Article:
Publication: Monitor Volume: 3 Issue: 34

Moscow is in the grip of one of its famous literary scandals. The winner of this year’s "Anti-Booker Prize," Sergei Gadlevsky, has ostentatiously rejected the prize. Gadlevsky is a well-known modernist poet who never published a line in the USSR under the Communist regime (though he did publish his poems abroad). He complains that he was humiliated by being made to go cap in hand for his prize money (supposedly worth $12,000 plus or minus $1). The sponsors — the newspaper Nezavisimaya gazeta — retort that the real reason Gadlevsky has rejected the prize money is that it was paid in rubles, not dollars, and that income tax was deducted at source, leaving the equivalent of $8,000. They rubbed salt in the wound by telling Gadlevsky, "Even Chubais has to pay his taxes." (Kommersant-daily, February 4; Nezavisimaya gazeta, February 12)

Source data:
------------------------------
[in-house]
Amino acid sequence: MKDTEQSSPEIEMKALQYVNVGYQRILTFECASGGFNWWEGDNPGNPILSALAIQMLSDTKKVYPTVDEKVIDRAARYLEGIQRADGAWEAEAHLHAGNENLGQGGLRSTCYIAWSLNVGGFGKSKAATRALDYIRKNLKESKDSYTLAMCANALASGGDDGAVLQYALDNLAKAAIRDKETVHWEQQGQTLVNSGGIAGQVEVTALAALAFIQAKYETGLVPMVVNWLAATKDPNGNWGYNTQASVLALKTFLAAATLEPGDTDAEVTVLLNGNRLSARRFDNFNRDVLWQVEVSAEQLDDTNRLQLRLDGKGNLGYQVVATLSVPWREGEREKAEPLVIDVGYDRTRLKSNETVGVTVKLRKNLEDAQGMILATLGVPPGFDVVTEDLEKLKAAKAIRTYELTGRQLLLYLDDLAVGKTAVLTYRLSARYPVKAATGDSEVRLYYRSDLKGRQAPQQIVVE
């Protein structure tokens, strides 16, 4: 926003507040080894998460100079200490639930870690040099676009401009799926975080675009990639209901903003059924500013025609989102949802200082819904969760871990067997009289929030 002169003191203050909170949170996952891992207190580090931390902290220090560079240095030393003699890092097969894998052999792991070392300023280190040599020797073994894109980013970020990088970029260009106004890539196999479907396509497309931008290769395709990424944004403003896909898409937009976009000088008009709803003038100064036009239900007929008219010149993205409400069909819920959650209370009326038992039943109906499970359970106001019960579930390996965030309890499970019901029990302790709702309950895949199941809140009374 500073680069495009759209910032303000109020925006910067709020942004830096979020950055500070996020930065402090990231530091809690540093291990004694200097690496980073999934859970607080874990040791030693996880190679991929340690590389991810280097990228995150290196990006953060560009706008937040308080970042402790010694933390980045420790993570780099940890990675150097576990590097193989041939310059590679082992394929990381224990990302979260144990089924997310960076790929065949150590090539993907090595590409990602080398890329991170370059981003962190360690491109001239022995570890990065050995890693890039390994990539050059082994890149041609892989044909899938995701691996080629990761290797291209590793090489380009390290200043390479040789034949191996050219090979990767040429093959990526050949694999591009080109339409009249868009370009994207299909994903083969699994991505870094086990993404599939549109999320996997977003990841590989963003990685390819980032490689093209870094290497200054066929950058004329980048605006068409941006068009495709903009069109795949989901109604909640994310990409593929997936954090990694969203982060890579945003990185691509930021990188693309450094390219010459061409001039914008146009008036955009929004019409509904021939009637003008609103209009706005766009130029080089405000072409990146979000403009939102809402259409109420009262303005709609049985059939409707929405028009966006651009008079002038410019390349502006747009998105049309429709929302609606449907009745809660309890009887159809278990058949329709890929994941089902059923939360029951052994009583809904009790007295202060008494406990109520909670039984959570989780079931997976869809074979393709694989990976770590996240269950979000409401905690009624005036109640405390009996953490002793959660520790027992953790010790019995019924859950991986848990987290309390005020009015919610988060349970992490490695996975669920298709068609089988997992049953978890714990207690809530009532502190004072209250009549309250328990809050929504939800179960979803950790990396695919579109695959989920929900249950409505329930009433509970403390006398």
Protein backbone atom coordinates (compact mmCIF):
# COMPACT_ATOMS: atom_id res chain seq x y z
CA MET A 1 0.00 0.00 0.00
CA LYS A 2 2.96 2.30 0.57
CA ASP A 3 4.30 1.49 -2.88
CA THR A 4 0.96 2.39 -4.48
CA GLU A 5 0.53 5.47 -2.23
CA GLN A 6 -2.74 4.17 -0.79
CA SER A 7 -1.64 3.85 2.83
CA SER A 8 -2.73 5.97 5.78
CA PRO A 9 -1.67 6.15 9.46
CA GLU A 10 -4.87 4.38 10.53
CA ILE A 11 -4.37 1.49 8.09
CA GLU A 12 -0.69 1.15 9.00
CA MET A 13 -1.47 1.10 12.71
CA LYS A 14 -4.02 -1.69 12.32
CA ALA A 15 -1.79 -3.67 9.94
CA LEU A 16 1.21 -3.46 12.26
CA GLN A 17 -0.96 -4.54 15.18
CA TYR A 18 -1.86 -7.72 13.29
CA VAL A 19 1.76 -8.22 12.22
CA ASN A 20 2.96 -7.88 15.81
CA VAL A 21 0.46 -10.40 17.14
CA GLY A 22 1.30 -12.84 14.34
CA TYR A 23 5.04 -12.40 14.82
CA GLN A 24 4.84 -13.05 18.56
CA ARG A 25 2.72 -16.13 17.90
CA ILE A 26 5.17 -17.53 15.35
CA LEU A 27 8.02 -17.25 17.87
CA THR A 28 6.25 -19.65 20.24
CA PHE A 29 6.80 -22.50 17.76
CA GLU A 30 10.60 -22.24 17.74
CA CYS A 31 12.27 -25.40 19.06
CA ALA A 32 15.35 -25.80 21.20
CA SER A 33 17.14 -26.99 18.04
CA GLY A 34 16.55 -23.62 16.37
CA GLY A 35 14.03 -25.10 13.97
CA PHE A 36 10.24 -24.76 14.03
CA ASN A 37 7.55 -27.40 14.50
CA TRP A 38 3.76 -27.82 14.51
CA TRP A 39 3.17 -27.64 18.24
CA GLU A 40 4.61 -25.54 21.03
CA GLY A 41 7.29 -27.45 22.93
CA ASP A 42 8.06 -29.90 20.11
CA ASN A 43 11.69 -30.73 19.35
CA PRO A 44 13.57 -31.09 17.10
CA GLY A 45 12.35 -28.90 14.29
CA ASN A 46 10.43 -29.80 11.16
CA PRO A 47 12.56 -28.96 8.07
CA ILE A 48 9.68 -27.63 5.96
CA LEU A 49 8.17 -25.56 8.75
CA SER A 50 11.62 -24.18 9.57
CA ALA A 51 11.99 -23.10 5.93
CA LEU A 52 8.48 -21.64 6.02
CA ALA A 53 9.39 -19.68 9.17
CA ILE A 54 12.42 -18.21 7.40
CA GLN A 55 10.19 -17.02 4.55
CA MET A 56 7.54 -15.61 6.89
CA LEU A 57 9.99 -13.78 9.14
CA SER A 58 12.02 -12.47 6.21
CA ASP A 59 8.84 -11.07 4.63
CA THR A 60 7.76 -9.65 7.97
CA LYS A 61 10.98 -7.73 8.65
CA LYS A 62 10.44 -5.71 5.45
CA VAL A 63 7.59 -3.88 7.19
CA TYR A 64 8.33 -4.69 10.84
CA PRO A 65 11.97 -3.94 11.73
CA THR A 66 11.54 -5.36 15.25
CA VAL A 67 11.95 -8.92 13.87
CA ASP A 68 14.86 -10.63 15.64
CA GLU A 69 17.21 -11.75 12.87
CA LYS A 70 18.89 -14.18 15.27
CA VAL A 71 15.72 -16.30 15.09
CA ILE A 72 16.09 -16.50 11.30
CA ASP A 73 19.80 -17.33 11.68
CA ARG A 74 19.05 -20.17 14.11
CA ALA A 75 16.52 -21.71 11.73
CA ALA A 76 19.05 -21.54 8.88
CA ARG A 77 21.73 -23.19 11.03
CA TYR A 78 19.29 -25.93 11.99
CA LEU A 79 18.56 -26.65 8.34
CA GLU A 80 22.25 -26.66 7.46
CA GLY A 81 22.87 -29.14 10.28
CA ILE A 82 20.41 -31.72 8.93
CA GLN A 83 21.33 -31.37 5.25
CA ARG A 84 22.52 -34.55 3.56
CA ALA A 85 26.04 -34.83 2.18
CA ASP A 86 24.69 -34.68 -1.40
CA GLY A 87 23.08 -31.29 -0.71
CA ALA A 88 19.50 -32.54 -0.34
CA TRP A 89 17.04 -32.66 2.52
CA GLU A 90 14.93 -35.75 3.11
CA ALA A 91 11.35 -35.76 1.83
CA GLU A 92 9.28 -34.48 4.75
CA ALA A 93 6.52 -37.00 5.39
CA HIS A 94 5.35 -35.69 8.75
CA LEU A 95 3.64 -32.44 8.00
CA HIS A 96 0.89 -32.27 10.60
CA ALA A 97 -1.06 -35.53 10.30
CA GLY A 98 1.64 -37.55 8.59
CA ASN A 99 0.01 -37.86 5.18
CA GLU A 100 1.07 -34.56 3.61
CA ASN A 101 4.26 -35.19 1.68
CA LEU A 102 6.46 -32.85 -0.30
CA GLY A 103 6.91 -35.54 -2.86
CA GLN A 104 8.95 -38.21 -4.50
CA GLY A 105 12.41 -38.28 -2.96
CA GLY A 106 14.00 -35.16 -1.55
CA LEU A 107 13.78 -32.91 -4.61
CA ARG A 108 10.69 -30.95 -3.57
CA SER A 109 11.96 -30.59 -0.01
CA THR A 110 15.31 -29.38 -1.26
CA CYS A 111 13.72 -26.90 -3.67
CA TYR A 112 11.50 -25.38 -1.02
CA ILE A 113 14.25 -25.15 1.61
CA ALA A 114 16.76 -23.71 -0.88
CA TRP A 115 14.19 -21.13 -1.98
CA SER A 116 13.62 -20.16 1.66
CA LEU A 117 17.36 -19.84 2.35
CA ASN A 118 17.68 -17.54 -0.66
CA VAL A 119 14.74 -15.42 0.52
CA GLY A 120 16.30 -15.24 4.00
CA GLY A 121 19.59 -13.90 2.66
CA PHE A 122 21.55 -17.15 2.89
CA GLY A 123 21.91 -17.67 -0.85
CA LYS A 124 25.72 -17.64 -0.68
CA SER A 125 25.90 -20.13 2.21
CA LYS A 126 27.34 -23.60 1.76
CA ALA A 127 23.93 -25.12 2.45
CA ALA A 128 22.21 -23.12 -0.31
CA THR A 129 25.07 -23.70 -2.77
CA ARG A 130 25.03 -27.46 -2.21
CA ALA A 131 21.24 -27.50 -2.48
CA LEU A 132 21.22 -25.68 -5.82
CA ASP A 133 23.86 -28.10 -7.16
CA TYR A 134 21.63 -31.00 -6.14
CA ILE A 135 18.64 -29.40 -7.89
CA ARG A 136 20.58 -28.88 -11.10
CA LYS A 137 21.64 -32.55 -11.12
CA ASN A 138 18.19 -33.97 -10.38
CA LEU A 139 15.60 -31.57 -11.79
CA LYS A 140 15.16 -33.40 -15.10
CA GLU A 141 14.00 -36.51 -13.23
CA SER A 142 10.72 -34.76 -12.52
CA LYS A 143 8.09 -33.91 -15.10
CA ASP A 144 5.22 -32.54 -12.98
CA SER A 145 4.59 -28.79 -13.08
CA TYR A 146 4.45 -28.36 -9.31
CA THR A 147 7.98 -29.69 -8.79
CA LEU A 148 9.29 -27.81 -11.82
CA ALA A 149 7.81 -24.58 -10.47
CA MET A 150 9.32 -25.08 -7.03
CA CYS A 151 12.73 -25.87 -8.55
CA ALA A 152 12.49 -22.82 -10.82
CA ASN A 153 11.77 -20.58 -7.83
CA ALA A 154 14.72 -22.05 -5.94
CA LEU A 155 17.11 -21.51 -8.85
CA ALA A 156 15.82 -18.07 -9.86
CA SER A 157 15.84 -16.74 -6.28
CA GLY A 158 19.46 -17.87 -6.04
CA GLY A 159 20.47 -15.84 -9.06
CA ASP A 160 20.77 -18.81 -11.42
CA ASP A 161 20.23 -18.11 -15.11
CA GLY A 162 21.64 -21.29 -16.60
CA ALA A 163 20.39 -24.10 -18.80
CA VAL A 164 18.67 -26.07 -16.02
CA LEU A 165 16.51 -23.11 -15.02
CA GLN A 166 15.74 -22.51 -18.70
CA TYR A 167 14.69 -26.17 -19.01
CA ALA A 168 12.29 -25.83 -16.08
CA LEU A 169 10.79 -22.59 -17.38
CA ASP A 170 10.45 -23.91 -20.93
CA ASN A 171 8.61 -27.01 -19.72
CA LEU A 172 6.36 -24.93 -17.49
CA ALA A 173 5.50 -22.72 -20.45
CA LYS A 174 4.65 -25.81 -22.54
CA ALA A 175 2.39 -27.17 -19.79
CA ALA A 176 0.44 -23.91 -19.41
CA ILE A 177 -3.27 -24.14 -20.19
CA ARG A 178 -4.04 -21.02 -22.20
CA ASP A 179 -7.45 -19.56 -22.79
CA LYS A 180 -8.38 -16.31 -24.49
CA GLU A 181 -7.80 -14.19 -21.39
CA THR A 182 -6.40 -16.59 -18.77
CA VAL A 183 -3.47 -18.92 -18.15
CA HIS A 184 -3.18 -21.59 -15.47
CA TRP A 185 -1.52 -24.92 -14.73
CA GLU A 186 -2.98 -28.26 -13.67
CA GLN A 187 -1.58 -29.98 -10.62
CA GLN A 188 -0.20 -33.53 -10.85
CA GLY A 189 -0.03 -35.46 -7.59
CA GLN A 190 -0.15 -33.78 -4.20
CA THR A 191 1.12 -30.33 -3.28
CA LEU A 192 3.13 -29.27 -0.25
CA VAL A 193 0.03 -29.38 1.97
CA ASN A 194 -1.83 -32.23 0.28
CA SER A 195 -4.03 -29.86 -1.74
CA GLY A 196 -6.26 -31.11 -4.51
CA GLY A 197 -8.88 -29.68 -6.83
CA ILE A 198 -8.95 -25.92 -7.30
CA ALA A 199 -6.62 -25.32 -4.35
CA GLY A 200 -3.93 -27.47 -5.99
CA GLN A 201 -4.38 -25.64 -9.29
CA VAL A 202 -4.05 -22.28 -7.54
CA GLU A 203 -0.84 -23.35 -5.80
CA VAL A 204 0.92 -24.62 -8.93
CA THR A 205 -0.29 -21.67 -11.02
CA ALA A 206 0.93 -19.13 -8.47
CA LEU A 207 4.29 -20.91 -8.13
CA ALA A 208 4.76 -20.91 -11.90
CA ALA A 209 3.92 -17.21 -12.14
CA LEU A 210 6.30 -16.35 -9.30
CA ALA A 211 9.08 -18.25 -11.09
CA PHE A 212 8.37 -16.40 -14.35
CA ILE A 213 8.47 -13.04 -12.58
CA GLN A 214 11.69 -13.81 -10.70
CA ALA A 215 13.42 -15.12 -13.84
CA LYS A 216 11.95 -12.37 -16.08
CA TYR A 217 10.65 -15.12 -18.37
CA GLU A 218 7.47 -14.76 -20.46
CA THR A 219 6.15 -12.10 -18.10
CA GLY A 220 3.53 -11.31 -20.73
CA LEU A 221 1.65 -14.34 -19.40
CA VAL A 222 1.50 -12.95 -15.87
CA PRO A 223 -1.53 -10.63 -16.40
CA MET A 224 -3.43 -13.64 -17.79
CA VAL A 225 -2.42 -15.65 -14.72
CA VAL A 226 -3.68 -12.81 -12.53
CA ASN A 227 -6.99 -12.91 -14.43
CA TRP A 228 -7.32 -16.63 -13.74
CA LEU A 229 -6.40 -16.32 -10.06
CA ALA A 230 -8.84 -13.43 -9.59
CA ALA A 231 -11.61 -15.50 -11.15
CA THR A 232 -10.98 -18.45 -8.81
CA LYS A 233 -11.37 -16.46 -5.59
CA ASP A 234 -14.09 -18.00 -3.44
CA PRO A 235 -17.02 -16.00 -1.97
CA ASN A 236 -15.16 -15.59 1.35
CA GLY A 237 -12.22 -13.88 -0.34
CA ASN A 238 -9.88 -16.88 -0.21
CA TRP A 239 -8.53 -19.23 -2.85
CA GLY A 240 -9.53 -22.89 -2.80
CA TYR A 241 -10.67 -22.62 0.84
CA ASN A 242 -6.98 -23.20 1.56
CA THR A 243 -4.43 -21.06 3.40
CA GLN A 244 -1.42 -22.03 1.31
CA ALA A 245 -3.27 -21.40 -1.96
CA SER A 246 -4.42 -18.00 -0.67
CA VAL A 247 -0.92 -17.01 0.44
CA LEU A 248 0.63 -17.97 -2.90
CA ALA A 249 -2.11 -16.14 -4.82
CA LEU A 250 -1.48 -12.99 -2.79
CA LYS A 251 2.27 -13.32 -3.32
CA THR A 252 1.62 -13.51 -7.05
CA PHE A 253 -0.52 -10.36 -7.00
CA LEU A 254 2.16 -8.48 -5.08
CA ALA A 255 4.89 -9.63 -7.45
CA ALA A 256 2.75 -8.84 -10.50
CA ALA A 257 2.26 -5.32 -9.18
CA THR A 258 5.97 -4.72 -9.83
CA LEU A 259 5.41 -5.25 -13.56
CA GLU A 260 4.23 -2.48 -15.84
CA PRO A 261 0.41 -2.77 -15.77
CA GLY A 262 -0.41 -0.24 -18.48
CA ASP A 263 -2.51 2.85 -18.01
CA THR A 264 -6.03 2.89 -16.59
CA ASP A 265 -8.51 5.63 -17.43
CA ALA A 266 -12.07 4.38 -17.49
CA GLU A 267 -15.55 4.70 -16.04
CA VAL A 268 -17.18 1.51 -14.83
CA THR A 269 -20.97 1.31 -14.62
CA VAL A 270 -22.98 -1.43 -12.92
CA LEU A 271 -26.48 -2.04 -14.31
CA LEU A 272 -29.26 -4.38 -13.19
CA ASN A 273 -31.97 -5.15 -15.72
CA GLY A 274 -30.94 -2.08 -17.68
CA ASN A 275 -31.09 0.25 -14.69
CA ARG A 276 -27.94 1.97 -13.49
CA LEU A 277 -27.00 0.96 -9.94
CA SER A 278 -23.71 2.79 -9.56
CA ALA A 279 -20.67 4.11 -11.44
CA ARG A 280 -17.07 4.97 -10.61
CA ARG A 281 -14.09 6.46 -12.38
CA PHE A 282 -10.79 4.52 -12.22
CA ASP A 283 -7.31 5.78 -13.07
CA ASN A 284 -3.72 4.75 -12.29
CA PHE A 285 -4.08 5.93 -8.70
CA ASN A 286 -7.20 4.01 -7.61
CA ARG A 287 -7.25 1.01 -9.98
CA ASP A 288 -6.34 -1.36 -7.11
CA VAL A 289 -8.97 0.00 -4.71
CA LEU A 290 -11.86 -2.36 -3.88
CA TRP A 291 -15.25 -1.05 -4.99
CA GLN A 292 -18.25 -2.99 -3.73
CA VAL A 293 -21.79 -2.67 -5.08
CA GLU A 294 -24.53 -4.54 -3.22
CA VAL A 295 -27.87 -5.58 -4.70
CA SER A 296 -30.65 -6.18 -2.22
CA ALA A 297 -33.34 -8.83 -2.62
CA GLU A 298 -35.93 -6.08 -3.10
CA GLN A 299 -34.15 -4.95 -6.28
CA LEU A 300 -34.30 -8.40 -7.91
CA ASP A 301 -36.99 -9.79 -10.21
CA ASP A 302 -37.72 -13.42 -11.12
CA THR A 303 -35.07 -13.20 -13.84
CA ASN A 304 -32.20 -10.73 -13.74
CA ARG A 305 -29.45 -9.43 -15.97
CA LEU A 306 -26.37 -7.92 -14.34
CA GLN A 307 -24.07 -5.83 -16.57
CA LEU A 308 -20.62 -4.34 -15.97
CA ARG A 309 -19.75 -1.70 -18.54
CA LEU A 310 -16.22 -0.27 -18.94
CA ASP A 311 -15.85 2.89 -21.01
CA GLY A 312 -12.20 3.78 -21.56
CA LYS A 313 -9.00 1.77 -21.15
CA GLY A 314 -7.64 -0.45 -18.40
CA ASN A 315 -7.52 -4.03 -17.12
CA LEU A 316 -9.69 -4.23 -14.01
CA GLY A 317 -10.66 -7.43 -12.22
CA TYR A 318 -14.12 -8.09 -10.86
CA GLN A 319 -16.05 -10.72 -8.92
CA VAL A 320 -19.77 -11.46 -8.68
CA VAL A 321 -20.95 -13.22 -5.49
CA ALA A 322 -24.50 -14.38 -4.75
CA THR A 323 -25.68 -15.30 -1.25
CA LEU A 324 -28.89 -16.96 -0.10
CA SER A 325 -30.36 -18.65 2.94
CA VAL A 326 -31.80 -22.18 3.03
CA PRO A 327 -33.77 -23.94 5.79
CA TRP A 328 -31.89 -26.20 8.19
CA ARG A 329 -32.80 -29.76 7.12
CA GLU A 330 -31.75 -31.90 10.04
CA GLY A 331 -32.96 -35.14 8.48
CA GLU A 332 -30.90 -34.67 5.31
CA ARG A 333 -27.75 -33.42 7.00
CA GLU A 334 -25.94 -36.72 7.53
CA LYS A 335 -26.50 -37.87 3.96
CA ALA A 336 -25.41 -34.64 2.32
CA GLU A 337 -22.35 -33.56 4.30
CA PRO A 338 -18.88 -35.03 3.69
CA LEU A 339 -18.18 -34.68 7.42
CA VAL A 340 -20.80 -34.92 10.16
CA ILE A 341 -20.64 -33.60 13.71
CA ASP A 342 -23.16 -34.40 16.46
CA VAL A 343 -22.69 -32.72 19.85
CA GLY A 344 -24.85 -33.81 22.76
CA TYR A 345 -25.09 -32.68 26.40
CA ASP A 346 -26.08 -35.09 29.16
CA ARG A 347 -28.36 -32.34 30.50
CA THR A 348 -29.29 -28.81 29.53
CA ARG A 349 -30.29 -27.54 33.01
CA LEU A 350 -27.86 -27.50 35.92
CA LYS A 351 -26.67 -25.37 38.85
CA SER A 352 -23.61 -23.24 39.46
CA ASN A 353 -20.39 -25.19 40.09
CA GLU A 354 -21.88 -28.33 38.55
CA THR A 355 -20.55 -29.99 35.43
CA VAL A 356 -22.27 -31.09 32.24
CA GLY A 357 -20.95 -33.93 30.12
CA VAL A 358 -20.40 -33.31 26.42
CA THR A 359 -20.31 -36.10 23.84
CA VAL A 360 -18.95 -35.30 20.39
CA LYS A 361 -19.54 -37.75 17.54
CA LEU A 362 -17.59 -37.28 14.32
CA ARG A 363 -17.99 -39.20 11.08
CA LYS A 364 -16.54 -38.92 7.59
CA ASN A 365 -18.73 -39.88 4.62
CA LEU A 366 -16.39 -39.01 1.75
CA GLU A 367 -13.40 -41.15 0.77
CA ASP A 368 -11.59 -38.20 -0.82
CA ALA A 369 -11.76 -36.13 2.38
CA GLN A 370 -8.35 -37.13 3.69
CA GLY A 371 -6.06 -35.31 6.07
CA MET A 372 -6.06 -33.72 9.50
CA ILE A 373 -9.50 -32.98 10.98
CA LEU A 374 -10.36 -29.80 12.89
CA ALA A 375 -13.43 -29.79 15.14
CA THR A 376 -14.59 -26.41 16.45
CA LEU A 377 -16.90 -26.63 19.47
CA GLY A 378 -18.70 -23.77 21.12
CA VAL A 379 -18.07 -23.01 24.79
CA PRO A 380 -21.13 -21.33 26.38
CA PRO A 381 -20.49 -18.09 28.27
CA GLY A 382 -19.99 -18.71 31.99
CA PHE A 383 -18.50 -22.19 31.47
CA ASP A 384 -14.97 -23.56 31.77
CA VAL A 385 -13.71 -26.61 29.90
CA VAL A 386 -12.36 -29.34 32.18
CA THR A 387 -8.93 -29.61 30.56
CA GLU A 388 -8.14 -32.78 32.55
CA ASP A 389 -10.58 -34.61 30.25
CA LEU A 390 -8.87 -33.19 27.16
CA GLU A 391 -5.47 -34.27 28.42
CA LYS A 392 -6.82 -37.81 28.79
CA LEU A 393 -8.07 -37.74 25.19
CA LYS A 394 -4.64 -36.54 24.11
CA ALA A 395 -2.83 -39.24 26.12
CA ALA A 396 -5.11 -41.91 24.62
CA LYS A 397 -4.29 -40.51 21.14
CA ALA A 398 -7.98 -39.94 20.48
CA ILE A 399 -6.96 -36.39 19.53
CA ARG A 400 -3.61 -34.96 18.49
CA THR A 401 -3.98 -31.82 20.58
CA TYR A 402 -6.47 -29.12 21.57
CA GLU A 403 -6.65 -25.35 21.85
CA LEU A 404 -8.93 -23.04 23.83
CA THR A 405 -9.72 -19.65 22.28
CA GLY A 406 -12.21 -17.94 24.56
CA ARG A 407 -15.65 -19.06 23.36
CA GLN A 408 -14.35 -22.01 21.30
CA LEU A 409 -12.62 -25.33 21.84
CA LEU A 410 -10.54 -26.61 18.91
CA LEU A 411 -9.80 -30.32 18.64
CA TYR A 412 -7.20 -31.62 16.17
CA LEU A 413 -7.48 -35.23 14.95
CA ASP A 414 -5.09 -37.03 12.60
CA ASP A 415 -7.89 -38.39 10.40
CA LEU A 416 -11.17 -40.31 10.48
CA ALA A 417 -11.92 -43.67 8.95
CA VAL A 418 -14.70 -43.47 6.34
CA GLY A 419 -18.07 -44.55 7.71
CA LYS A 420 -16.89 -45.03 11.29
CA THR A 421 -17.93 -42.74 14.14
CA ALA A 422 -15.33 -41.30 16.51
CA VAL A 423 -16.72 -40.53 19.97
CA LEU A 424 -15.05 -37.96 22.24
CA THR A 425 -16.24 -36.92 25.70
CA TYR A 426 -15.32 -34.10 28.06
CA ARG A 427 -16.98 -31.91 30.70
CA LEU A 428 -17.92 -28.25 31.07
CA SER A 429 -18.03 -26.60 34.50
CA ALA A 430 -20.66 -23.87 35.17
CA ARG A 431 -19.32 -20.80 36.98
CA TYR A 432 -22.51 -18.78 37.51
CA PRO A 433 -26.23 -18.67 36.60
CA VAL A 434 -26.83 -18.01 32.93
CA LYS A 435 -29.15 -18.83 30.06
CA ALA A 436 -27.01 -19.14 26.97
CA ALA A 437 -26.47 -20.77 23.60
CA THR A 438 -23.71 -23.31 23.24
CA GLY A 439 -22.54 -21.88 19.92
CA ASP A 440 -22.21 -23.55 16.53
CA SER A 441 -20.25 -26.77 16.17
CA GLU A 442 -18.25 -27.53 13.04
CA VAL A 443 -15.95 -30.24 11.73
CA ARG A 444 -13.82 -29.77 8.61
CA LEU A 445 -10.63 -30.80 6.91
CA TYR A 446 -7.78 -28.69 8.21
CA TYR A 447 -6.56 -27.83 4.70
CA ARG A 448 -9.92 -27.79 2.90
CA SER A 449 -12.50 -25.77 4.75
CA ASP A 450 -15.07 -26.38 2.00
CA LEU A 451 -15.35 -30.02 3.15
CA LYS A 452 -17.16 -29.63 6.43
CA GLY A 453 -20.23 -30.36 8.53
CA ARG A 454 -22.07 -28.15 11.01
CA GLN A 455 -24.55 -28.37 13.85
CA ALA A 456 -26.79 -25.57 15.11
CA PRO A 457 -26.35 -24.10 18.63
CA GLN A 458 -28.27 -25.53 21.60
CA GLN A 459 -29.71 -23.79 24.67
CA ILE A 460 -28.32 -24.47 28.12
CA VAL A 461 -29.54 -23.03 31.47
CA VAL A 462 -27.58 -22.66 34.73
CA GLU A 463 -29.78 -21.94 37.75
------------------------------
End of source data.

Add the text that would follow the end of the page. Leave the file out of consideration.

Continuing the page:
The uproar is symptomatic of Russia’s initiation into the ways of the western world. The "Anti-Booker" was established in reaction against the "Russian Booker Prize," set up five years ago by the British food distribution company that sponsors the most prestigious event of Britain’s literary calendar, the annual Booker Prize for fiction. The sponsors of the "Anti-Booker" objected that the "Russian Booker" was funded by a western firm and that the first recipients were members of the "generation of 1960-ers" such as Bulat Okudzhava, Vladimir Makanin and Georgi Vladimov. This provoked ill feeling among the younger generation of Russian writers, who think the "Sixtiers" have basked in the limelight long enough and that it is time their own literary achievements were recognized. But the founders of the "Russian Booker" are satisfied. They say it has already realized their ambitions by revitalizing Russia’s formerly moribund publishing industry: book shops are experiencing a new lease on life and Russian publishers feel confident enough to have begun to commission first novels by unknown authors.

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